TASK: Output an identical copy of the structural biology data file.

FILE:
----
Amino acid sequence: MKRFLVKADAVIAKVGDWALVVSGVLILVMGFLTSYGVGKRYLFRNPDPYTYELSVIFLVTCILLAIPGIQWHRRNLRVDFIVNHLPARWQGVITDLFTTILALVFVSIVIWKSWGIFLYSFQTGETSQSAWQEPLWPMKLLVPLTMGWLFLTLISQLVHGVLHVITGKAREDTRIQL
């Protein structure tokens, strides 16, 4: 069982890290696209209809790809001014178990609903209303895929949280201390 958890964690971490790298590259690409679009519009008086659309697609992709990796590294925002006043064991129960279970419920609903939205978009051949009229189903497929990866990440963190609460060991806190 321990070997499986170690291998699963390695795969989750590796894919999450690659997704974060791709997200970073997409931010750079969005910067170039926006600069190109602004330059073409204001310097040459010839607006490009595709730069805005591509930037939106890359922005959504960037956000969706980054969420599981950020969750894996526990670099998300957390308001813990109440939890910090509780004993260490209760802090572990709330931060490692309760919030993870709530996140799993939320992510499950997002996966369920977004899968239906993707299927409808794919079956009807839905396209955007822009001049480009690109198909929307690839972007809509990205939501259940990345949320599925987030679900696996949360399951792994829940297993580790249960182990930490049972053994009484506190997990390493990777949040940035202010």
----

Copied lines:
Amino acid sequence: MKRFLVKADAVIAKVGDWALVVSGVLILVMGFLTSYGVGKRYLFRNPDPYTYELSVIFLVTCILLAIPGIQWHRRNLRVDFIVNHLPARWQGVITDLFTTILALVFVSIVIWKSWGIFLYSFQTGETSQSAWQEPLWPMKLLVPLTMGWLFLTLISQLVHGVLHVITGKAREDTRIQL
């Protein structure tokens, strides 16, 4: 069982890290696209209809790809001014178990609903209303895929949280201390 958890964690971490790298590259690409679009519009008086659309697609992709990796590294925002006043064991129960279970419920609903939205978009051949009229189903497929990866990440963190609460060991806190 321990070997499986170690291998699963390695795969989750590796894919999450690659997704974060791709997200970073997409931010750079969005910067170039926006600069190109602004330059073409204001310097040459010839607006490009595709730069805005591509930037939106890359922005959504960037956000969706980054969420599981950020969750894996526990670099998300957390308001813990109440939890910090509780004993260490209760802090572990709330931060490692309760919030993870709530996140799993939320992510499950997002996966369920977004899968239906993707299927409808794919079956009807839905396209955007822009001049480009690109198909929307690839972007809509990205939501259940990345949320599925987030679900696996949360399951792994829940297993580790249960182990930490049972053994009484506190997990390493990777949040940035202010």